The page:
“We will be faced with such events over and over, and that means we need to speed up climate protection measures, on European, federal and global levels, because climate change isn’t confined to one state,” he said.

Climate and environmental issues are one of the main battlegrounds in the election campaign, in which Laschet is going head-to-head with Social Democrat candidate Olaf Scholz and Annalena Baerbock of the Greens.

One local man fled Ahrweiler after a flood warning was issued at 2 a.m.

“I’ve never experienced a catastrophe where the river burst its banks in such a short space of time,” the 63-year-old man told SWR television.

In Belgium, around 10 houses collapsed in Pepinster after the river Vesdre flooded the eastern town and residents were evacuated from more than 1,000 homes.

The rain also caused severe disruption to public transport, with high-speed Thalys train services to Germany cancelled. Traffic on the river Meuse is also suspended as the major Belgian waterway threatened to breach its banks.

Downstream in the Netherlands, flooding rivers damaged many houses in the southern province of Limburg, where several care homes were evacuated.

In addition to the eight who died in the Euskirchen region, another seven people, including two firefighters, died elsewhere in North Rhine-Westphalia, several of them in flooded cellars.

In the town of Schuld, houses were reduced to piles of debris and broken beams. Roads were blocked by wreckage and fallen trees as flood waters receded on Thursday morning.

‘CATASTROPHE’

“It’s a catastrophe. There are dead, missing and many people still in danger. All of our emergency services are in action round the clock and risking their own lives,” said Malu Dreyer, premier of the Rhineland-Palatinate.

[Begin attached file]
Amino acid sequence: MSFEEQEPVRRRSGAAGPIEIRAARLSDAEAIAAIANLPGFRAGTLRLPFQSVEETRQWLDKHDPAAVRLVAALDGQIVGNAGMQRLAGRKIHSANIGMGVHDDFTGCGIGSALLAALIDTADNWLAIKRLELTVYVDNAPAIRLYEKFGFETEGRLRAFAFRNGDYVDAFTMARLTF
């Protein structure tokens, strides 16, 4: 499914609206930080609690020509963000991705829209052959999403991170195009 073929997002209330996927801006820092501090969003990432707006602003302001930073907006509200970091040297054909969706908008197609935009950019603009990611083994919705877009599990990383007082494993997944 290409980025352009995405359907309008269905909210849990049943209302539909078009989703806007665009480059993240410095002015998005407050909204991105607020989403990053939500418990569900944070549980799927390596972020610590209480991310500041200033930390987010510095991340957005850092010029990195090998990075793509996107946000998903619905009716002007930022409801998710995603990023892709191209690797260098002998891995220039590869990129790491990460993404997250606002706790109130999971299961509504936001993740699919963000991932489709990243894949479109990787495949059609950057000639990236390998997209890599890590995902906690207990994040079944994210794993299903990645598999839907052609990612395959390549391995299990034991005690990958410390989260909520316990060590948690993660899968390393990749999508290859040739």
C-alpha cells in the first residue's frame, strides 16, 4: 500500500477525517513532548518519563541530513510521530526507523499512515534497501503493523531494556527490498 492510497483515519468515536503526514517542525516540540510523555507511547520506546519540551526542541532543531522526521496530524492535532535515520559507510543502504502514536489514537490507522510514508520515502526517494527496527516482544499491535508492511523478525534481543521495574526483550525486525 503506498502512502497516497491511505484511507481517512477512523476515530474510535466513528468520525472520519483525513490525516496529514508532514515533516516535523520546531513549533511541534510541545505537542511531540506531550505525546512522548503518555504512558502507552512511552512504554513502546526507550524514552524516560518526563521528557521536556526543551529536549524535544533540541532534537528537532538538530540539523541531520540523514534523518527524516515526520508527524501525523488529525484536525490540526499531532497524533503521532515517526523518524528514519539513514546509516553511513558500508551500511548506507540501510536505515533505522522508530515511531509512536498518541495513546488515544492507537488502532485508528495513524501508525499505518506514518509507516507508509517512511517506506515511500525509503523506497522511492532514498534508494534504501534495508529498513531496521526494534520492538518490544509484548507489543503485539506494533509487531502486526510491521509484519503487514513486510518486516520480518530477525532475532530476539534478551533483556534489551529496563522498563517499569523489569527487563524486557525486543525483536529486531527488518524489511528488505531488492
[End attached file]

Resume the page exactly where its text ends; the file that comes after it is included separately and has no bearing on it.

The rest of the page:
Further down the Rhine river, the heaviest rainfall ever measured over 24 hours caused flooding in cities including Cologne and Hagen, while in Leverkusen 400 people had to be evacuated from a hospital.

In Wuppertal, known for its overhead railway, locals said their cellars had been flooded and power cut off. “I can’t even guess at how much the damage will be,” said Karl-Heinz Sammann, owner of the Kitchen Club discotheque.

Weather experts said that rain in the region over the past 24 hours had been unprecedented, as a near-stationary low-pressure weather system also caused sustained local downpours to the west in France, Belgium and the Netherlands.

Rainwater draining into the Rhine, where shipping traffic was partly suspended, was expected to test flood defenses along the river, including in Cologne, on the lower Rhine, and Koblenz, where the Rhine and Moselle merge.

More heavy rain was due in southwestern Germany, on the upper reaches of the German Rhine, later on Thursday and Friday, the German Weather Service said.

(Additional reporting by Matthias Inverardi, Bart Meijer in Amsterdam and Phil Blenkinsop in Brussels; Writing by Emma Thomasson and Douglas Busvine; Editing by Kevin Liffey, Raissa Kasolowsky and Alison Williams)

Russian-annexed Crimea declares state of emergency over floods

MOSCOW (Reuters) – Authorities in Russian annexed Crimea declared a local state of emergency on Thursday after heavy rain caused flooding in parts of the peninsula’s east including the city of Kerch.

The flooding affected nearly 300 homes and a city hospital, the emergencies ministry said.

Whole streets were submerged in water in parts of the city. In one place a fire engine could be seen driving through deep water towards a submerged passenger bus in a video posted online. Some cars were almost completely under water.

“In terms of material damage, the situation is severe. But now commissions have been set up, a regional emergency has already been declared,” Sergei Aksyonov, head of the Russian authorities, was quoted by Interfax news agency as saying.